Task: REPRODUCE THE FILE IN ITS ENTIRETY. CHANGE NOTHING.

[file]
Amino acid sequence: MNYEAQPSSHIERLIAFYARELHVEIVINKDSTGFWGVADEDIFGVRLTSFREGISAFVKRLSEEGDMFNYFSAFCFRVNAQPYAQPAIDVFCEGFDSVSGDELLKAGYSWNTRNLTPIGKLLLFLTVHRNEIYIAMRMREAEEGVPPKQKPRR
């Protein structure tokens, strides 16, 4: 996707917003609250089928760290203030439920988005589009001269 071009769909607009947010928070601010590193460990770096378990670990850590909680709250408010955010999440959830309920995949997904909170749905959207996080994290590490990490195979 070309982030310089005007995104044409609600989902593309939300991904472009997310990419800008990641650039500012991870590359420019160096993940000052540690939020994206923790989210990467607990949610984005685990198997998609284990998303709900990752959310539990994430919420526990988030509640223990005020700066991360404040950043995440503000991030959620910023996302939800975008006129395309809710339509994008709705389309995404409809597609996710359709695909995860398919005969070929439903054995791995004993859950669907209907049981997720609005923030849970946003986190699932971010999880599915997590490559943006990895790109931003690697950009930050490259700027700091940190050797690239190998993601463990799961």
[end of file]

Amino acid sequence: MNYEAQPSSHIERLIAFYARELHVEIVINKDSTGFWGVADEDIFGVRLTSFREGISAFVKRLSEEGDMFNYFSAFCFRVNAQPYAQPAIDVFCEGFDSVSGDELLKAGYSWNTRNLTPIGKLLLFLTVHRNEIYIAMRMREAEEGVPPKQKPRR
């Protein structure tokens, strides 16, 4: 996707917003609250089928760290203030439920988005589009001269 071009769909607009947010928070601010590193460990770096378990670990850590909680709250408010955010999440959830309920995949997904909170749905959207996080994290590490990490195979 070309982030310089005007995104044409609600989902593309939300991904472009997310990419800008990641650039500012991870590359420019160096993940000052540690939020994206923790989210990467607990949610984005685990198997998609284990998303709900990752959310539990994430919420526990988030509640223990005020700066991360404040950043995440503000991030959620910023996302939800975008006129395309809710339509994008709705389309995404409809597609996710359709695909995860398919005969070929439903054995791995004993859950669907209907049981997720609005923030849970946003986190699932971010999880599915997590490559943006990895790109931003690697950009930050490259700027700091940190050797690239190998993601463990799961």